August 10 Day 6 – Fort Medoc > Libourne
Enjoy a relaxing morning on board as you cruise into the beautiful 13th century port of Libourne. Spend the afternoon in the nearby town of Saint-Émilion, a visual feast and the jewel of this ancient wine growing region. You’ll also get to explore the underground catacombs of the Monolithic Church – a true trip highlight.
Celebrate the 2,000-year history of wine by enjoying a glass at the estate of Château Siaurac. Surrounded by the vines, mingle with newfound friends, explore the spectacular property, or discover the artistic heritage of this region and admire a local artist painting the stunning landscape using paint made from the wine grown on the estate.
The Scenic Diamond left port at 7:00 am and arrived in Libourne about 12:00 pm. So of course we tried to sleep a bit later and missed the 7:30 ‘Magnificent five’ morning training with the well being coach. (Sigh) Even so Karen and I for some reason woke up about 7:00 – I immediately became preoccupied with taking pictures – I got one that is almost close to a sunrise – the color of the sky was amazing. Karen went up top with her camera. Lucky Kevin and Diana were probably still sleeping. After having a later breakfast I went up top for a bit, but it was very cold so I went back to the room, totally forgetting about our too early Port Talk at 9:45 and French lesson. We arrived in Libourne about 11:30 so we went for a quick walk to the market set up in the town square before heading back to the ship for lunch. After a light lunch we got ready for our excursion to Saint-Émilion which turned out to be an amazing place to walk around. The tour was especially great when we got out of the heat by going into the cave of Saint-Émilion and the Monolithic Church but not so great since we couldn’t take pictures in those places and didn’t find any to buy. The free time afterwards was especially fun when we stopped for a glass of wine in the shade of some ruins. On our walk to the bus Karen found a shop to buy some macaroon cookies and little Bordeaux cakes and chocolate Sauterne raisins. Yum. Then we were off to the Château Siaurac for our ‘Sundowner’ and another glass of wine before heading back for a 7:30 dinner. After dinner we went to to the Diamond Lounge for live music, dancing and drinks.
Pictures along the river:
Libourne: Founded in 1270 by Lieutenant Roger de Leyburn, the fortified harbour town of Libourne, located at the confluence of the Dordogne and the Isle, enjoyed a rich history linked to the trade in wool, wine, salt and wood, which has left it with an interesting heritage. Grand Port tower and its arcade square of Place Abel Surchamp, is surrounded by ancient façades, among which stands the 15th-century town hall, which was extended in the late 19th century.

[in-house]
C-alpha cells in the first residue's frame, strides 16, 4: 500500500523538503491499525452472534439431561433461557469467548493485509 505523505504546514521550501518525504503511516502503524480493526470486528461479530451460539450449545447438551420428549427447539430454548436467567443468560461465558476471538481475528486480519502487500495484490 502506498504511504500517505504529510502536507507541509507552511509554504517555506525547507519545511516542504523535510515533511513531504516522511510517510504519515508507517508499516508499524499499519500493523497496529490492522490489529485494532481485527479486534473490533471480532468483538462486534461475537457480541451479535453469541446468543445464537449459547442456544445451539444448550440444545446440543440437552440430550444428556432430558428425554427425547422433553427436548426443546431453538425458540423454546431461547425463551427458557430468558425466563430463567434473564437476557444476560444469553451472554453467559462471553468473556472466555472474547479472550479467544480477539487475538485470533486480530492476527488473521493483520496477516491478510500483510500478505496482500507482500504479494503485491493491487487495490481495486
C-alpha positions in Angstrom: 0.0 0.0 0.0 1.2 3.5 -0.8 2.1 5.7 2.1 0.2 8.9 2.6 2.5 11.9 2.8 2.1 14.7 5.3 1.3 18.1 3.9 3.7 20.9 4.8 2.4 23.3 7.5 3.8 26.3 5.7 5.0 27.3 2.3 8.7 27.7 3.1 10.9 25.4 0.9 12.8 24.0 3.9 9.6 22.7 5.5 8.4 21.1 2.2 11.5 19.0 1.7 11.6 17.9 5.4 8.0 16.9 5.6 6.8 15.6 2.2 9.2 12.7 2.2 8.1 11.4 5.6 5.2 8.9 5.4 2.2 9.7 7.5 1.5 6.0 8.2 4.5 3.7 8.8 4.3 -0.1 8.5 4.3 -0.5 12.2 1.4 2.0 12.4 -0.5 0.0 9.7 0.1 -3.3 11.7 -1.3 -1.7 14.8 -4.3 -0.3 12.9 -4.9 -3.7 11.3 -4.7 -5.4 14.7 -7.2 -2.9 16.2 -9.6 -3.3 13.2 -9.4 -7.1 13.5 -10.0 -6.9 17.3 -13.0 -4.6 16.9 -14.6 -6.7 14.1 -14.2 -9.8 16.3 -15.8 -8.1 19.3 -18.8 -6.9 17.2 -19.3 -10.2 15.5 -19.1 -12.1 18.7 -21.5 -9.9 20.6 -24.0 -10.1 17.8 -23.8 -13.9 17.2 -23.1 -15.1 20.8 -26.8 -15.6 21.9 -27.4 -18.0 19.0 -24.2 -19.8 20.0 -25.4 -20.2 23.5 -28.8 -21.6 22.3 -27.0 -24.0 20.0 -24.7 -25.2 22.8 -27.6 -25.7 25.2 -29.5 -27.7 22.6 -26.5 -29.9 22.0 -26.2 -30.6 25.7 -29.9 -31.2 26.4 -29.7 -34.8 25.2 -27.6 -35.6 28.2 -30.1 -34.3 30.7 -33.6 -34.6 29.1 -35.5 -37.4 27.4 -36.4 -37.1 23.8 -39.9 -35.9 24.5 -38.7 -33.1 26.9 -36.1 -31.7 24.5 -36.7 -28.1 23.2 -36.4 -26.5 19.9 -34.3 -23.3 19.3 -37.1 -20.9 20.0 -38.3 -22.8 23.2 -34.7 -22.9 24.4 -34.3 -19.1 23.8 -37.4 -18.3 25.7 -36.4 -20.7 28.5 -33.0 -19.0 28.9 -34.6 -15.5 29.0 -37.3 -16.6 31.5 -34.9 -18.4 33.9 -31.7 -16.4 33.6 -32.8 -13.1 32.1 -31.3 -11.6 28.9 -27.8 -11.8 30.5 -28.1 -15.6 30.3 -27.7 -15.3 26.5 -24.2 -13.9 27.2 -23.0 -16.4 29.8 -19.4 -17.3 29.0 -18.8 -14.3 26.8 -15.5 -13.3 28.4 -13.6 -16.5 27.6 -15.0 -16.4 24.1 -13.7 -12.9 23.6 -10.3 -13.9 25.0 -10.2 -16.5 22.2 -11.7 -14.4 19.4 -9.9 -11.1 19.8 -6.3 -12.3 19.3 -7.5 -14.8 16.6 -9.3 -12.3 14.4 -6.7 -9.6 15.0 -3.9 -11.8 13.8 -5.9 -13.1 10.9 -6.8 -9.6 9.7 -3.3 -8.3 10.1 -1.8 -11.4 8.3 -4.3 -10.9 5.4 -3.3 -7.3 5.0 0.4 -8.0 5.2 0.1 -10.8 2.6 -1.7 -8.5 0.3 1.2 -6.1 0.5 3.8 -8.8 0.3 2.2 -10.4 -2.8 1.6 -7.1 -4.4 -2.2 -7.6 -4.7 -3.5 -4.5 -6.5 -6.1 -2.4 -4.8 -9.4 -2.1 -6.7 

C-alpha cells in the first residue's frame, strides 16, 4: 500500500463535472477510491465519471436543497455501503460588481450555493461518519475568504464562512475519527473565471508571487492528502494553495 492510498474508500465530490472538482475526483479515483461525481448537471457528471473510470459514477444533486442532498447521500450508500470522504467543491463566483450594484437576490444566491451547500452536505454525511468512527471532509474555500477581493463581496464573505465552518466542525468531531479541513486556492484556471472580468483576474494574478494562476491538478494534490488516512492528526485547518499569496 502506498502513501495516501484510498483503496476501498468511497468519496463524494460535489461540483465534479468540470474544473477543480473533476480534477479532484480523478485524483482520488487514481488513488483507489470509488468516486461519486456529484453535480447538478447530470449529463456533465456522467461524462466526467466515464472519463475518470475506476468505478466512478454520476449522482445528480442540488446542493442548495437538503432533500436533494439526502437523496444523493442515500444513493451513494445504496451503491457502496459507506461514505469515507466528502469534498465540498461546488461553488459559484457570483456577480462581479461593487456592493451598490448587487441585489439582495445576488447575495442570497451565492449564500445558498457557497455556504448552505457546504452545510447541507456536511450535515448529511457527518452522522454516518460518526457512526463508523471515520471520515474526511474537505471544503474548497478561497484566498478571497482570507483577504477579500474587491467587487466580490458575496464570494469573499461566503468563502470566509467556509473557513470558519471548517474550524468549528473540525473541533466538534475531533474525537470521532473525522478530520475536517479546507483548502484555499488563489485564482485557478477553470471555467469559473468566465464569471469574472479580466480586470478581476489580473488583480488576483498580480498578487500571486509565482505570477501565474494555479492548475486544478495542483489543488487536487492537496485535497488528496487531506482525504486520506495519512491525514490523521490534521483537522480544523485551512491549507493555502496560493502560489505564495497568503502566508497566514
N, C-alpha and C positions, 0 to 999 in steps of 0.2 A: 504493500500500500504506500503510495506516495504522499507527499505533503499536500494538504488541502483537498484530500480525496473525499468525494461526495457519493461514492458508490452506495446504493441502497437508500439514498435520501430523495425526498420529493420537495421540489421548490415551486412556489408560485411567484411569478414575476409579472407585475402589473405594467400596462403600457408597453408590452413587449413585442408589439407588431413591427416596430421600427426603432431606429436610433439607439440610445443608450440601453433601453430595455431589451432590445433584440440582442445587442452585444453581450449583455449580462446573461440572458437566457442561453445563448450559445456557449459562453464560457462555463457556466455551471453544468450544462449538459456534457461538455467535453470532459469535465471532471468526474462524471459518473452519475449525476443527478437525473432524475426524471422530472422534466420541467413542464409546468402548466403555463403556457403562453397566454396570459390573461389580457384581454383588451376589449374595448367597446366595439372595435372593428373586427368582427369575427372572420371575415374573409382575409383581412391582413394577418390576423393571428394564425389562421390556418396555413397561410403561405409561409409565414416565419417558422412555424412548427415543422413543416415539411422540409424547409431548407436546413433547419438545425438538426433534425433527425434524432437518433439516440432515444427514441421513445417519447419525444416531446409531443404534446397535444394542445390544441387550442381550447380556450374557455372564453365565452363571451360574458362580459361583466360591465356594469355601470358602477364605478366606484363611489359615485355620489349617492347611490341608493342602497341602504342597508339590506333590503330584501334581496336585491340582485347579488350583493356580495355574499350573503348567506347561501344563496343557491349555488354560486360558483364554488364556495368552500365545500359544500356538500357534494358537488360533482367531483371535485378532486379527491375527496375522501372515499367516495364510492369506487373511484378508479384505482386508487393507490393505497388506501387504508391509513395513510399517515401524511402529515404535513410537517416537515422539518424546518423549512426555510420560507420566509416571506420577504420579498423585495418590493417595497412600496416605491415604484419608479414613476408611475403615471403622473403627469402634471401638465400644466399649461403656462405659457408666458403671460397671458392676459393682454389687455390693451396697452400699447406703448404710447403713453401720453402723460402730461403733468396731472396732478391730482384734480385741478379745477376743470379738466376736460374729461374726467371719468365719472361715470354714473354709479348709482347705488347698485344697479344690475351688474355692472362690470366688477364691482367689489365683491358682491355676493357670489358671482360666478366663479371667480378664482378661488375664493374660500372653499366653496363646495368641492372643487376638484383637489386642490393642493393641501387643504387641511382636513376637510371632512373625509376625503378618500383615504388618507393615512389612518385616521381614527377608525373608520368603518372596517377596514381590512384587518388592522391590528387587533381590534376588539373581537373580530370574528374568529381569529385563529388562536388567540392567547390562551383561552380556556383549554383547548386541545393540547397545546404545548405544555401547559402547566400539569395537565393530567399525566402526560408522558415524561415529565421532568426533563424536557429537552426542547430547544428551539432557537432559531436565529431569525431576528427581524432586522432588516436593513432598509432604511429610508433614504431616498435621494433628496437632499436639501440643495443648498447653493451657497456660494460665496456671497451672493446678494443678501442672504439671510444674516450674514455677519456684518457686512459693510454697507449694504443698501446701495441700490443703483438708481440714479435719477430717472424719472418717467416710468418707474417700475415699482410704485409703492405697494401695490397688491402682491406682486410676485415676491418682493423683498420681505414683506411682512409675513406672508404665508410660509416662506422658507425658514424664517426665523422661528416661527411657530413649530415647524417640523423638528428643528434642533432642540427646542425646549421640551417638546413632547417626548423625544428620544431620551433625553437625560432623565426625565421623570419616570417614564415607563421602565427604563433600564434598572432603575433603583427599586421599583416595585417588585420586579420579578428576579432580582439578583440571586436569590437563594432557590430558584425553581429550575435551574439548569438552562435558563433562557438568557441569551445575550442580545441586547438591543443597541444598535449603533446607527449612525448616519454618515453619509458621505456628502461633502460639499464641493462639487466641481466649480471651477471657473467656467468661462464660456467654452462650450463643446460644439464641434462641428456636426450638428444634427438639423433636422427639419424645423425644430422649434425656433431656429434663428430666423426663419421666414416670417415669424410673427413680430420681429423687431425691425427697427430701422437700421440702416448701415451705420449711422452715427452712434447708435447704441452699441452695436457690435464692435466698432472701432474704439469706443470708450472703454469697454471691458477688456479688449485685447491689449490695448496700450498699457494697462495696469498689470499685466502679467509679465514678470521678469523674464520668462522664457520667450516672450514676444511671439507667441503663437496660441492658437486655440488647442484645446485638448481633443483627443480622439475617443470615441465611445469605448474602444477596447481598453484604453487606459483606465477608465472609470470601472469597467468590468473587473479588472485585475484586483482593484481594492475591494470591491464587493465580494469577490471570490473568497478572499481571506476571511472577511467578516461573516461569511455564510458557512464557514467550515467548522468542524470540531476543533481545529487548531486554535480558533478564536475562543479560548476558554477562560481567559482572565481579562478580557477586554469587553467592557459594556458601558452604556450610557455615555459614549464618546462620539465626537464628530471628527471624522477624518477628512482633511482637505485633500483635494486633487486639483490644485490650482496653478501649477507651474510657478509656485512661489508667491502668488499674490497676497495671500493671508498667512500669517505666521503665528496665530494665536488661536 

Saint–Émilion: The Romans planted vineyards in this area as early as the 2nd century. The town was named after a Breton monk Émilion, who in the eighth century, fled here to escape persecution by the Benedictine Order. Émilion adopted an eremitic existence, living in a cave carved into the rock. He was said to perform miracles and attracted a following of monks. The region became known as Saint-Émilion and acquired wealth and prominence due to wine production and to its strategic position along a pilgrimage route to Santiago de Compostela.
When Eleanor of Aquitaine married Henry Plantagenet in 1152 (soon to become Henry II of England), Saint-Émilion became a province ruled by the Angevin king of England. The territory changed hands several times in the following centuries, and became a permanent part of the French kingdom in 1453. Its historic landscape includes vineyards, fine architecture, and many churches and monasteries built from limestone quarried locally.
The cultural landscape of Saint-Émilion, including its most famous church, was added to the UNESCO World Heritage List in 1999.
Palais Cardinal: The Cardinal Gaillard de la Mothe was nephew of the Archbishop of Bordeaux who became Pope Clement V at the beginning of the 14th century. He granted his nephew the title of “Cardinal of Sainte Luce”, the first dean of the chapter of Augustinian canons and a luxurious Palace, today known as “Palais Cardinal”. The remaining facade of the Palace which was built from the 12 century on was part of the former city walls. It was located just next to the former main entrance of the city, called the “Bourgeoise Gate”.
Saint-Émilion Monolithic Church, constructed in the early twelfth century, is a building dug into the limestone plateau whose current structure still forms a single block. The three naves, with a small catacomb beneath, were dug into a rocky hillside.
Bell Tower: The 53-meter-high bell tower of the monolithic church, built between the 12th and the 15th century and reinforced at its base a century later, is the peak of Saint-Émilion and a notable landmark.